You don't have to be a mother to write great admissions essays. But as Evan Forster explains, knowing how to raise a critter sure is helpful. 

Uncle David once said in regard to good writing: “First you have to give birth to the baby. Then you can raise it to be President of the United States.” When I heard that, my first thought was, What does David know about having babies? My second thought was, What does this have to do with writing?

Since my dear friend Pia, mother of two perfect girls, had her own saying about birthin’ babies—something to the effect of “Get this alien thing out of my body!”—I asked her what Uncle David may have meant. “It means, ‘Don’t get ahead of yourself!’” she said.  “First you have to pop the kid out before you can make something of it. With that, Pia said, “I have to go. Lily will never be President someday if she doesn’t make it to her algebra tutorial THIS day!”

So, writing essays is like birthin’ babies...they don’t spring out of your forehead like Athena, perfectly formed: You have to raise them, guide them, nurture them.

As often as I tell my candidates this, they just as often forget it. The other day, I received an all-too-common phone call from Julia, a top-notch candidate with great writing skills. She was in a complete panic: “I’ve been staring at my computer screen for hours, and I can’t get past the first sentence of my leadership essay!” she whined.

Despite the fact that we had chosen the subject matter and gone over every detail of her essay about launching the first-ever Cornell Young Alumni Program, she could barely put the first words—“it was January of 2009”—on the page. She was pounding herself with questions. Should she start off with, “It was late on a Friday afternoon in January”? Or was it better to be specific, and write “It was 4pm”? Should she then follow it up with a description of the warring personalities in the group’s Executive Committee? And, if so, should she mention all of their first names, or just two? The list went on and on.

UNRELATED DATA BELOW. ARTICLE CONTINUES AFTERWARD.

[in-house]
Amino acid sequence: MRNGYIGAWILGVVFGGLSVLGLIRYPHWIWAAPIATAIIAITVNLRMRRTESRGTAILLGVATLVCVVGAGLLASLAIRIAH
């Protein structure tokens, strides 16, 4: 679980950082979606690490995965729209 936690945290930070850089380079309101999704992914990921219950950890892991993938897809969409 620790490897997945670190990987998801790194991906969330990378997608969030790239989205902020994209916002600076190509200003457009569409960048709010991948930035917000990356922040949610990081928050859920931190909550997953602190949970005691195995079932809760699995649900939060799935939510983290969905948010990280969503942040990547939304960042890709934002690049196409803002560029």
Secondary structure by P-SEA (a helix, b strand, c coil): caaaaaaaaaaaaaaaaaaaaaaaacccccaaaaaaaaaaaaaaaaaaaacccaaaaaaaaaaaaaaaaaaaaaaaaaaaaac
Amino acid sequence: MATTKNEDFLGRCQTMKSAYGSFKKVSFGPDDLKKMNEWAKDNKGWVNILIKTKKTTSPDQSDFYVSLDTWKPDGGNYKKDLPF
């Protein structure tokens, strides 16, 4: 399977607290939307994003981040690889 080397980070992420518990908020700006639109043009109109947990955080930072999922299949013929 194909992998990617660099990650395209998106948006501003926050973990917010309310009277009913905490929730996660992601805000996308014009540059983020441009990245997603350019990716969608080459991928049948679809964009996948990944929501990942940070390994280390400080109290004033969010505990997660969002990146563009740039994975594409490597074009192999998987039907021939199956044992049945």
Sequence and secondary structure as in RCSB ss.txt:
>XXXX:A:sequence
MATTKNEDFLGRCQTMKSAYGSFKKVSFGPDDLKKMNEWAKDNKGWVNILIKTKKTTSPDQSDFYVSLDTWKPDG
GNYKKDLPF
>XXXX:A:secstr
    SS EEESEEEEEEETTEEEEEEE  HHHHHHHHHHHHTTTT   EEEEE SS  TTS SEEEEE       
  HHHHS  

Julia is far from our only candidate who is overly concerned about being perfect, and who has second-guessed herself before putting a single word on the page.

“Should I… What if I… Would it be better if I...” are simply pointless questions at the initial stage of essay writing. They only serve to spin your wheels. Your essay is like that baby in the womb—it doesn’t have to be perfect right away. You actually have to give birth to something complete, with a beginning, middle, and end, before you can correct and re-correct (or edit and re-edit) all of the flaws that come with a newborn essay.

So, what’s the key to a great essay?


  1. Throw caution to the wind.
  2. Ignore yourself.
  3. Push that first draft out of you.

NOW, you can edit.

So people, it’s essay season. Start writing, and whatever comes out, comes out. You’ll deal with whatever happens after you give birth to the first draft. But in the absence of a first draft, you cannot possibly raise it to be the President-of-the-United-States draft that you know it can be.